Queensland is looking to keep Virgin operations based there. As a major destination for domestic and international tourists it's also in their best interests for there to be affordable airfares to QLD.

SA doesn't have a Virgin base here with jobs to protect, we wouldn't be a good location to set one up as we are outside the busy East Coast routes (and it would be more expensive to move a base than to fund its continued operation), and we don't make as much from tourism to earn back the cost.
A states & territories investment fund with SA participation, or an SA fund on its own, hypothetically speaking, wouldn't be reliant on how much tourism SA got, but on how successful the airline as a whole performed across all its operations.
Exactly. If we threw our hat in the ring we would be looking at it as an investment that had to make it's money back mainly through profit on ticket sales.

QLD has more factors to include. Ideally whatever descends from Virgin would make a profit, but even if it doesn't it could still be a net gain. Much like how governments on paper run a massive loss on road infrastructure, but it's made up for in the benefits easy travel gives to the economy.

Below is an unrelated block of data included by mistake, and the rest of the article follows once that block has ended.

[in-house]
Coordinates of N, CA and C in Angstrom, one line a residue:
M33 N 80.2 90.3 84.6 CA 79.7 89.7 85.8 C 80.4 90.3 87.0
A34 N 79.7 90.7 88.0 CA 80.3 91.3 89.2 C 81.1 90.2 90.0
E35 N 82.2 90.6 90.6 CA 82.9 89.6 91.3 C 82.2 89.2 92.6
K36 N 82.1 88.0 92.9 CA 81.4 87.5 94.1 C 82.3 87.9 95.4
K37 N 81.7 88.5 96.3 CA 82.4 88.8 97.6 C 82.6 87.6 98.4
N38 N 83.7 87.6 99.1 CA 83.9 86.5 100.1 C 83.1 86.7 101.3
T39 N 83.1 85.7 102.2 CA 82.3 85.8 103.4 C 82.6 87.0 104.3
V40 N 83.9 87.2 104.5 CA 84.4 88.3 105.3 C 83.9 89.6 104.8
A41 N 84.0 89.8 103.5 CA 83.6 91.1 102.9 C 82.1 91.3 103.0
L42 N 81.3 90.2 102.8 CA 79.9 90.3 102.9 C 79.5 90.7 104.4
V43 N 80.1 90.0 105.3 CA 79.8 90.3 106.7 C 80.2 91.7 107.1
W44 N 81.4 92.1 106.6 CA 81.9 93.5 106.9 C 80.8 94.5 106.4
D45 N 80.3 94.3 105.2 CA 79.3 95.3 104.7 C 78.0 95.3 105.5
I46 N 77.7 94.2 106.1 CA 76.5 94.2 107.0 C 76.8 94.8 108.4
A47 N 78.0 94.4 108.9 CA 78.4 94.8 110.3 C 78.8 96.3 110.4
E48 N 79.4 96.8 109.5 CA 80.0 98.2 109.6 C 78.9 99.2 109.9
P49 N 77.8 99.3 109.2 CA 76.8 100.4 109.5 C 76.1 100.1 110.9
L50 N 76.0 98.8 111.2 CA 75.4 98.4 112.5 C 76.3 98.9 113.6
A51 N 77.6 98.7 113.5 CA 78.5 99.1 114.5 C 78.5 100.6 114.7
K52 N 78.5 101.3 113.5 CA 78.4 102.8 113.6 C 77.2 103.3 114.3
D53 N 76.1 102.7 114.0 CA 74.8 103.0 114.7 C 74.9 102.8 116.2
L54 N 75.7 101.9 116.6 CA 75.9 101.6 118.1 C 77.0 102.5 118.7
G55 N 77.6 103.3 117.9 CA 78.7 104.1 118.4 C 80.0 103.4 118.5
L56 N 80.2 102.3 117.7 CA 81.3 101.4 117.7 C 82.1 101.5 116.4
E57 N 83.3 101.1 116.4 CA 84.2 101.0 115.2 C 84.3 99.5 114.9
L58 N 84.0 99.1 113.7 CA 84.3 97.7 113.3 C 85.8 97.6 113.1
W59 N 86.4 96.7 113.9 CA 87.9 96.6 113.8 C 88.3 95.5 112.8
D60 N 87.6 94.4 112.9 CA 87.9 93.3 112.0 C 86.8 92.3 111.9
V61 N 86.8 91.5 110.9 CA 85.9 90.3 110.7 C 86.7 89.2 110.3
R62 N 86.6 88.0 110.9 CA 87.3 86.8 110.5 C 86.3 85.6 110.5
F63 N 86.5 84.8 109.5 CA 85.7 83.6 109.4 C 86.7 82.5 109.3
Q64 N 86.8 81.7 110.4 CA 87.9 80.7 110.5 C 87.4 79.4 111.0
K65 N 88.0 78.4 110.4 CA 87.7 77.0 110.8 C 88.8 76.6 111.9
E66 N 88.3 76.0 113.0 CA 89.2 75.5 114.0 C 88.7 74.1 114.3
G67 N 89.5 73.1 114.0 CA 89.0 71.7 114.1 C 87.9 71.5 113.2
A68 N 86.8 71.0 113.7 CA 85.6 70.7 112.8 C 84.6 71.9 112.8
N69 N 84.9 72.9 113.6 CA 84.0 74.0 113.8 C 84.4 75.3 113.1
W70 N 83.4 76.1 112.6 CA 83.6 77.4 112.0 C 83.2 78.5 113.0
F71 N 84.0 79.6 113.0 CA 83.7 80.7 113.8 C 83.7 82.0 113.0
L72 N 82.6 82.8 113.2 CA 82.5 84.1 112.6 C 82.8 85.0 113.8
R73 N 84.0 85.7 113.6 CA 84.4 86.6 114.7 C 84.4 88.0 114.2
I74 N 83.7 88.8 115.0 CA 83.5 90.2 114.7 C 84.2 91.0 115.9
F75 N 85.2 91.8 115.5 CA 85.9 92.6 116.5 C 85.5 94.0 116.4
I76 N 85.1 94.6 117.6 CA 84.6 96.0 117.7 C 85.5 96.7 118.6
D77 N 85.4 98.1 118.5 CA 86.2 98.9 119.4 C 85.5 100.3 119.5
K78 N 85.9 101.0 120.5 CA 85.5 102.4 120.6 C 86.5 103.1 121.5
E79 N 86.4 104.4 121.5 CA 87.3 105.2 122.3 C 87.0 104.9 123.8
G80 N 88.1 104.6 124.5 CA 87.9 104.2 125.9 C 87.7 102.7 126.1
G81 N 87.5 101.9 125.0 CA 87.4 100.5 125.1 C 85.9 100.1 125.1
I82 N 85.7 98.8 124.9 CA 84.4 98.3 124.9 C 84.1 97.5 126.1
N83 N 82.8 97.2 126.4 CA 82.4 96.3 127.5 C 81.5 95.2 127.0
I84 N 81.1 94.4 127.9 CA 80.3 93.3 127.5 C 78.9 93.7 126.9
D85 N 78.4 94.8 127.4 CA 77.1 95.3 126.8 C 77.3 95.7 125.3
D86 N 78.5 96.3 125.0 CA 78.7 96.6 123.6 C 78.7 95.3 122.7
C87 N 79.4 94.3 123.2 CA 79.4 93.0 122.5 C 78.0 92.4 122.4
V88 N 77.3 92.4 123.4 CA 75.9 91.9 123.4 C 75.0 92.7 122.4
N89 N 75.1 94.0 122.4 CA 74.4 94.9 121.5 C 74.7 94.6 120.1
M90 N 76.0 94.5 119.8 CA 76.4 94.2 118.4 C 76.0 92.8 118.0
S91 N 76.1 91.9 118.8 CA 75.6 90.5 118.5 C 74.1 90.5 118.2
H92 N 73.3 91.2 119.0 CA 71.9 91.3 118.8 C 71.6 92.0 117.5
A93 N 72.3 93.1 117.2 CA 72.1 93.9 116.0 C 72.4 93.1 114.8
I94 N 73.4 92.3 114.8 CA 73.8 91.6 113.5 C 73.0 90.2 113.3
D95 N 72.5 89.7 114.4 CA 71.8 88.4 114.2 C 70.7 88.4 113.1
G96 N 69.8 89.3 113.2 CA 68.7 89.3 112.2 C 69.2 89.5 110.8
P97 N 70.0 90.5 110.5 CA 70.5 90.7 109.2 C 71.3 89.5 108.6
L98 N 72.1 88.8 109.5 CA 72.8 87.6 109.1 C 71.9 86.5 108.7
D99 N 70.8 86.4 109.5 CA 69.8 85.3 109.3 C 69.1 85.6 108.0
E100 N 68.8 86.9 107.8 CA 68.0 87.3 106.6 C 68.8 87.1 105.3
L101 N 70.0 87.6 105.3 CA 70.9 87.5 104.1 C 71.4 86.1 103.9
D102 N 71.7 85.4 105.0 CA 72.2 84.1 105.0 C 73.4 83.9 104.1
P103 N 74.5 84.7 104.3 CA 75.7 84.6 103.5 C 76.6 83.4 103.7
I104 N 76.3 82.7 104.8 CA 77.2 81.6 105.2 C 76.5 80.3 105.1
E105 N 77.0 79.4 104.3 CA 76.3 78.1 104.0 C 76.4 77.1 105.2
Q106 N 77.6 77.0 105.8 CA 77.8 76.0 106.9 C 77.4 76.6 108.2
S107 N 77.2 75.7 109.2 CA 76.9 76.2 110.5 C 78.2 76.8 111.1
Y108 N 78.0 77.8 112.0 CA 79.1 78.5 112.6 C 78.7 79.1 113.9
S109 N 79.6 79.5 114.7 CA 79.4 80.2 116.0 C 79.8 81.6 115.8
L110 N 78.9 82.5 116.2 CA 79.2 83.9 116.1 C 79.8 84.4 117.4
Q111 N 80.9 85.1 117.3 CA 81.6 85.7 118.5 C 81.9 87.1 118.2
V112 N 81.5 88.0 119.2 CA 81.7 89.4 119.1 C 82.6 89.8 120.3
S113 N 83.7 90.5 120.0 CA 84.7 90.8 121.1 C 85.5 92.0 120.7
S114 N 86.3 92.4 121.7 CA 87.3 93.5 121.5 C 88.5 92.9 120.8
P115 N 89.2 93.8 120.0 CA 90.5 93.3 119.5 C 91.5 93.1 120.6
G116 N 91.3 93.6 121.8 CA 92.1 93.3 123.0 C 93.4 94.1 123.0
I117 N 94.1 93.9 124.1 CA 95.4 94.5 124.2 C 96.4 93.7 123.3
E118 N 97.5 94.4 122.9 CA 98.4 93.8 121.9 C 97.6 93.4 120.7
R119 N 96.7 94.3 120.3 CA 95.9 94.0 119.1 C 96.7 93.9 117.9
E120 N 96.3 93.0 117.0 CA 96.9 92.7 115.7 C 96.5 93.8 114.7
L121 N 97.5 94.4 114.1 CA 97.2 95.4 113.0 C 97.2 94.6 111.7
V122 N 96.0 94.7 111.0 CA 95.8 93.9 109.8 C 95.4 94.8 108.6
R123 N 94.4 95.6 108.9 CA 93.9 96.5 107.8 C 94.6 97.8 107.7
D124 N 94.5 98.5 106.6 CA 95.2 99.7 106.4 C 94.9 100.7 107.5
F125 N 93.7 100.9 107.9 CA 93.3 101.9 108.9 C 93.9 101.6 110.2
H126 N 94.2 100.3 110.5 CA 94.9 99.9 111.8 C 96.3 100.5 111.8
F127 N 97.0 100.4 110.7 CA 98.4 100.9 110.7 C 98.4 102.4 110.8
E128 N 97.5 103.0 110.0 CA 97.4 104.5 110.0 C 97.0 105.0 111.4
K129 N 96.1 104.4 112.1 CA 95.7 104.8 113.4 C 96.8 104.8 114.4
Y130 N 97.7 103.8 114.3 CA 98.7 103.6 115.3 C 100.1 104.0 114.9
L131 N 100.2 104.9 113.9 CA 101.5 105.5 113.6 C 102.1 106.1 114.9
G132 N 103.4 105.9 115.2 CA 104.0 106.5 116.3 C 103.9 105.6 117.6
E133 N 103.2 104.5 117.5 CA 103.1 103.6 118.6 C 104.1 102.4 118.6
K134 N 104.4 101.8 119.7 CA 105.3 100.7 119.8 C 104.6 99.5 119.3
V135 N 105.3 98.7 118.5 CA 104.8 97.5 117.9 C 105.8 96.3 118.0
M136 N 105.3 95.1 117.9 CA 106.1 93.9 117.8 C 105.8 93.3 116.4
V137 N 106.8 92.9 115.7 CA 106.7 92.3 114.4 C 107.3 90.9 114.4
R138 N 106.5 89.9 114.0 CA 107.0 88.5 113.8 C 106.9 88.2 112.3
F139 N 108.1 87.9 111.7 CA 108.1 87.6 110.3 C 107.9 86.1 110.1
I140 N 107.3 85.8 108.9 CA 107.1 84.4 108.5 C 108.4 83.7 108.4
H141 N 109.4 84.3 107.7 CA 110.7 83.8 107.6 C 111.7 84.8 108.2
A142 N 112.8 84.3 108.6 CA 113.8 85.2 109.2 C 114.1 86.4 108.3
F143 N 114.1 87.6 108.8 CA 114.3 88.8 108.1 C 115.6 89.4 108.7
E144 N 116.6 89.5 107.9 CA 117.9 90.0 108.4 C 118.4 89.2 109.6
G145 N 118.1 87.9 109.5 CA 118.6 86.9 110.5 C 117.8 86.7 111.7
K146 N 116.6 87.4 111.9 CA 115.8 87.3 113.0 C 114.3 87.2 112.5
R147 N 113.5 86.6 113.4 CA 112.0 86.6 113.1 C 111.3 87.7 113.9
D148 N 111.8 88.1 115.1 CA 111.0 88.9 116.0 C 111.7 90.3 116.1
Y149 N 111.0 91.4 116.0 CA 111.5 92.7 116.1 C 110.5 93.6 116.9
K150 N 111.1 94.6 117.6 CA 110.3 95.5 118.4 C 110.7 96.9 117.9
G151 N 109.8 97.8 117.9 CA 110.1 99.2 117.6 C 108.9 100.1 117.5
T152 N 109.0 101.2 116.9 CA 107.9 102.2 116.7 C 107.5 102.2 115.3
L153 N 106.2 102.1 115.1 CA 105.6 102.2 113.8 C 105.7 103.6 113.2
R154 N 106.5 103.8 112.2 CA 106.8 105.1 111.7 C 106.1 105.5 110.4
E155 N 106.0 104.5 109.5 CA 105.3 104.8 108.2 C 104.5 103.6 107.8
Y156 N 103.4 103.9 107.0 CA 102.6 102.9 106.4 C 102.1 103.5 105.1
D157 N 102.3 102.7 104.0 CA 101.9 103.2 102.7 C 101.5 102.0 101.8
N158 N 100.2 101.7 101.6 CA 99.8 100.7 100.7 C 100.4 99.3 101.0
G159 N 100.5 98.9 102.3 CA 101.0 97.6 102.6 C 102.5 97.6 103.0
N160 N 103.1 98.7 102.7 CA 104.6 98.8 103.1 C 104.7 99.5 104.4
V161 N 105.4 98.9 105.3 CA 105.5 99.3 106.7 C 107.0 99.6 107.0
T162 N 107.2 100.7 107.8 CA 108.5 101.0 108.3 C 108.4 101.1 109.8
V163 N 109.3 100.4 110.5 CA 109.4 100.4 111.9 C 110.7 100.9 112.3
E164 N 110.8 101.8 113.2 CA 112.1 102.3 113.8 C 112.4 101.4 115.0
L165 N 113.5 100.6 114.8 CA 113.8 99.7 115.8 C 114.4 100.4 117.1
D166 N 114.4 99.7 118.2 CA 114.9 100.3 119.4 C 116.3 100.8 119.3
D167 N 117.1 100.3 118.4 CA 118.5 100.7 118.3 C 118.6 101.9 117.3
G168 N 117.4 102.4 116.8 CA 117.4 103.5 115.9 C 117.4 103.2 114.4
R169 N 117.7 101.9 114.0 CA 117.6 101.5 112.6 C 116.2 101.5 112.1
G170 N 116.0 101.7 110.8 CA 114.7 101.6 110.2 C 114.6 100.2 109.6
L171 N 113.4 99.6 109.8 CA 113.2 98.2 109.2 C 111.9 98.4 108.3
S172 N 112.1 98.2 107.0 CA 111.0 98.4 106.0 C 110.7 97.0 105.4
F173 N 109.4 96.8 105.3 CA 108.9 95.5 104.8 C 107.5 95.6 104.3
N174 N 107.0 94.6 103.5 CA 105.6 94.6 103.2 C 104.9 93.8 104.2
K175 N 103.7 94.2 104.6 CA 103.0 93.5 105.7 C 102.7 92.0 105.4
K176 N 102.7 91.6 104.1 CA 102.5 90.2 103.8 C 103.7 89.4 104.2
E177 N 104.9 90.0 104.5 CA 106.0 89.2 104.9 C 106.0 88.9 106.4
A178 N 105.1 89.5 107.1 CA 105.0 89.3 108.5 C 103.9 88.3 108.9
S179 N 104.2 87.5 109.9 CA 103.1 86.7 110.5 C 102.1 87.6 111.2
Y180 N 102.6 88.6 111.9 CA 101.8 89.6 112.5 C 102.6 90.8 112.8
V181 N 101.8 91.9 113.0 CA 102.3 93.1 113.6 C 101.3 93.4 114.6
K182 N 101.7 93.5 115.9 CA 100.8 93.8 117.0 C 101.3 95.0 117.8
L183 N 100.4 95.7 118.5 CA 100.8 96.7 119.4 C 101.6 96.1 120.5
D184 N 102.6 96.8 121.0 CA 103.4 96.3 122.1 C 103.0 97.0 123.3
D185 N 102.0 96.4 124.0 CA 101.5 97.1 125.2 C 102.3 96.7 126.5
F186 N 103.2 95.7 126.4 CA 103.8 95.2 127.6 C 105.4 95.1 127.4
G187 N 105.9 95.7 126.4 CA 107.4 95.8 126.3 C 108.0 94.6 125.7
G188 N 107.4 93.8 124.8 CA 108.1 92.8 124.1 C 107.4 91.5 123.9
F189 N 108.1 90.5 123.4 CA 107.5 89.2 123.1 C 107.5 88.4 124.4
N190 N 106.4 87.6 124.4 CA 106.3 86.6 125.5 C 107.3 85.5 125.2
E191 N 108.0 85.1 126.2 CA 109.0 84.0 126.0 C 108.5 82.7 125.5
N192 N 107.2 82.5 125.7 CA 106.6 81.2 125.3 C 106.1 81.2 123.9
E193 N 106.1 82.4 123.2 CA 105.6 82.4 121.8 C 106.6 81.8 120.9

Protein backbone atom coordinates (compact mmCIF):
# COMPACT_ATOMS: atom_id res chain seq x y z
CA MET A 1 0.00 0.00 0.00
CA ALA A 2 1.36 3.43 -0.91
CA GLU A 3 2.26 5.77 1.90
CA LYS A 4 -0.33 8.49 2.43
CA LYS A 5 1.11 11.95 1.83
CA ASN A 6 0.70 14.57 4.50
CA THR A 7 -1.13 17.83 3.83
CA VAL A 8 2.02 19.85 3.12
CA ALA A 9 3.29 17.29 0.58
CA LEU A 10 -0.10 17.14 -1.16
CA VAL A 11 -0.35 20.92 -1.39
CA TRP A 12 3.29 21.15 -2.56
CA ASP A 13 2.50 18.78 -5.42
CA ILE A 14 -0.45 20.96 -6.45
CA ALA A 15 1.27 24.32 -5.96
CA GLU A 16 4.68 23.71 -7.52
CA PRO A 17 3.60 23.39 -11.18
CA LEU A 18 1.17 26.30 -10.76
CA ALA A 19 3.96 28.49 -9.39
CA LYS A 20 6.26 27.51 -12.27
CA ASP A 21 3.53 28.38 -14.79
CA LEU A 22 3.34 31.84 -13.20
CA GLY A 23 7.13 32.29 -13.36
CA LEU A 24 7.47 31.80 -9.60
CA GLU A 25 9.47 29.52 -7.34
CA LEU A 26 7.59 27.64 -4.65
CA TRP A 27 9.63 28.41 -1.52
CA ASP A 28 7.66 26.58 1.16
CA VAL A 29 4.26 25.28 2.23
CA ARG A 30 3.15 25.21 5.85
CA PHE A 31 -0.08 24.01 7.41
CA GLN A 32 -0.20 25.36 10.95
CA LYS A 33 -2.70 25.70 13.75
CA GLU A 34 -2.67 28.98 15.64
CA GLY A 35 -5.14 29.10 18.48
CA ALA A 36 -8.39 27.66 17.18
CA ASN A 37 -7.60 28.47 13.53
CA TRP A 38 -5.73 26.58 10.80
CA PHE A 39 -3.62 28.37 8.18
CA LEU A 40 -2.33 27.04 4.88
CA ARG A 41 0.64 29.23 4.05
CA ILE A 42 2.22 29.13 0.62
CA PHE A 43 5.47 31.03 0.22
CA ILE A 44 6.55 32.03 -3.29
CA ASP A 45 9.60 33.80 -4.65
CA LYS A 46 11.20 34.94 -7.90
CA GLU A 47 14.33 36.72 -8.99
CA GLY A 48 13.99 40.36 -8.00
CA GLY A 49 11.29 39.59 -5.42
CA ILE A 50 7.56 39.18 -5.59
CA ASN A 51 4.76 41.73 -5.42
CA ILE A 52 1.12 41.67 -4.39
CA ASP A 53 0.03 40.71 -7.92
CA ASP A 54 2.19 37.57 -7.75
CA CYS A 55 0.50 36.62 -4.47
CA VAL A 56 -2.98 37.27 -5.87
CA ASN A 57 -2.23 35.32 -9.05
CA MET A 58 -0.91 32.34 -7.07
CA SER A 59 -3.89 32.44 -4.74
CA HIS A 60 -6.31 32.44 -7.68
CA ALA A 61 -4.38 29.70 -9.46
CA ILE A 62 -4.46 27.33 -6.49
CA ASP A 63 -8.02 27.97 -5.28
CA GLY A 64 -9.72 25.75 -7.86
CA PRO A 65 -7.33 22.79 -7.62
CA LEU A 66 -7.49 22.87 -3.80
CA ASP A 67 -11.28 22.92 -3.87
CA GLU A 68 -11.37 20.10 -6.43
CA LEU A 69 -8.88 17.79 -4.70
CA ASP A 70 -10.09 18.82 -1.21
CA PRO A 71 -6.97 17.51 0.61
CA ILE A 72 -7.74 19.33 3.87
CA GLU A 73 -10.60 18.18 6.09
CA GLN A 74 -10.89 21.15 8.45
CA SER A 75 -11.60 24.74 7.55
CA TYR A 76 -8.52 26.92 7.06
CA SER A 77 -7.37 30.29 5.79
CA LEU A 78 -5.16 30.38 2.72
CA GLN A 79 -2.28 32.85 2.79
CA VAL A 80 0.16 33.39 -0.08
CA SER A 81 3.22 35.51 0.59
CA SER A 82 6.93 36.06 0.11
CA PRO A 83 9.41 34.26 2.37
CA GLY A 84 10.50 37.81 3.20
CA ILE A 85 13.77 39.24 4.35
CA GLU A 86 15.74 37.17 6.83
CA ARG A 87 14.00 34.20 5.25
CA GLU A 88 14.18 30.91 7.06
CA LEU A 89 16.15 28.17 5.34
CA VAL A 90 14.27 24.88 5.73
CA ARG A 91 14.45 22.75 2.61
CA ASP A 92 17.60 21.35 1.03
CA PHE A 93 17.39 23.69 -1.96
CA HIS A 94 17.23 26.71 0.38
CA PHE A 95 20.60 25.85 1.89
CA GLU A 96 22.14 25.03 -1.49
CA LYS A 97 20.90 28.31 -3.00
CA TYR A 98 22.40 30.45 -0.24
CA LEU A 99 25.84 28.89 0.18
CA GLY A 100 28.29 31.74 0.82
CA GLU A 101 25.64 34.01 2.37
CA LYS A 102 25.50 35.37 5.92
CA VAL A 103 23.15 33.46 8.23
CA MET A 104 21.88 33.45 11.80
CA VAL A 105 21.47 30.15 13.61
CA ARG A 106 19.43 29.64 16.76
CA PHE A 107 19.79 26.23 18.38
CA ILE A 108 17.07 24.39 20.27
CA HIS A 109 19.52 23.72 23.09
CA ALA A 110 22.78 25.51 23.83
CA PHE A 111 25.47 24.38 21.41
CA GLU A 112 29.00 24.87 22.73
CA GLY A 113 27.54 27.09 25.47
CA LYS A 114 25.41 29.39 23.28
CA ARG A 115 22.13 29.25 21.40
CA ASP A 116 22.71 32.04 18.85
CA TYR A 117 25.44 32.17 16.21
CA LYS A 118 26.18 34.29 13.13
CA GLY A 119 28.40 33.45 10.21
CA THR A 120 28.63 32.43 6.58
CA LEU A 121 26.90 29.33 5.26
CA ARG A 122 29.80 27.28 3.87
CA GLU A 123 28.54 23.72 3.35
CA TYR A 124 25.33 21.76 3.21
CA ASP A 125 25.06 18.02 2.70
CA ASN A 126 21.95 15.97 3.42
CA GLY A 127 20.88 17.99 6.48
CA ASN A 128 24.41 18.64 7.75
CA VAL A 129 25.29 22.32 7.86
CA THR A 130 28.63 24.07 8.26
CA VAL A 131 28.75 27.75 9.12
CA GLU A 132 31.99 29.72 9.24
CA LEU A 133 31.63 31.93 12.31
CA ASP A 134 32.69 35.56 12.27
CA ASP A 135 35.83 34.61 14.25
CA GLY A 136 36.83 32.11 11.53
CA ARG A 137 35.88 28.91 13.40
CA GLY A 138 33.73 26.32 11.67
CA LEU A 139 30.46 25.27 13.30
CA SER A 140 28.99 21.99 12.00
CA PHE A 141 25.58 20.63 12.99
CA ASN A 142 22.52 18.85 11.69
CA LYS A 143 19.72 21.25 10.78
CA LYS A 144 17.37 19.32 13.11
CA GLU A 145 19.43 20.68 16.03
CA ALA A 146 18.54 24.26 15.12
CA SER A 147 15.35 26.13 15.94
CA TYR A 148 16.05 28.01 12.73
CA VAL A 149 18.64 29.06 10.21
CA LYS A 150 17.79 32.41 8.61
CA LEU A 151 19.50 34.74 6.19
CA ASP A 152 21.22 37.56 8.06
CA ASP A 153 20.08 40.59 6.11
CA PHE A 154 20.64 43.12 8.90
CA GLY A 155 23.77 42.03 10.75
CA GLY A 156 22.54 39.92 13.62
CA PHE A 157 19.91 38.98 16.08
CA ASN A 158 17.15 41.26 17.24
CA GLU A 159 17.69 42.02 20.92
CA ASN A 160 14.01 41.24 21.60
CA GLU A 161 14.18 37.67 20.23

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Re: News & Discussion: Adelaide Airport & Airlines

#2724 Post by 1NEEDS2POST » Fri May 15, 2020 6:28 pm

Ho Really wrote:
Thu May 14, 2020 11:52 pm
The World’s Best Airports in 2020 (Skytrax) were announced on the 11th of May...

The World’s Top 10 Airports of 2020

1. Singapore Changi Airport
2. Tokyo Haneda Airport
3. Hamad International Airport Doha
4. Incheon International Airport
5. Munich Airport
6. Hong Kong International Airport
7. Narita International Airport
8. Central Japan International Airport
9. Amsterdam Schiphol Airport
10. Kansai International Airport

Now let's see how Adelaide has faired...

Best Airports 2020: 5 to 10 million passengers

1. Durban King Shaka International Airport
2. Cincinnati/Northern Kentucky International Airport
3. London City Airport
4. Quito International Airport
5. Adelaide Airport
6. Gold Coast Airport
7. Christchurch International Airport
8. Medina Prince Mohammad bin Abdulaziz International Airport
9. Malta International Airport
10. Bahrain International Airport

and wait for it...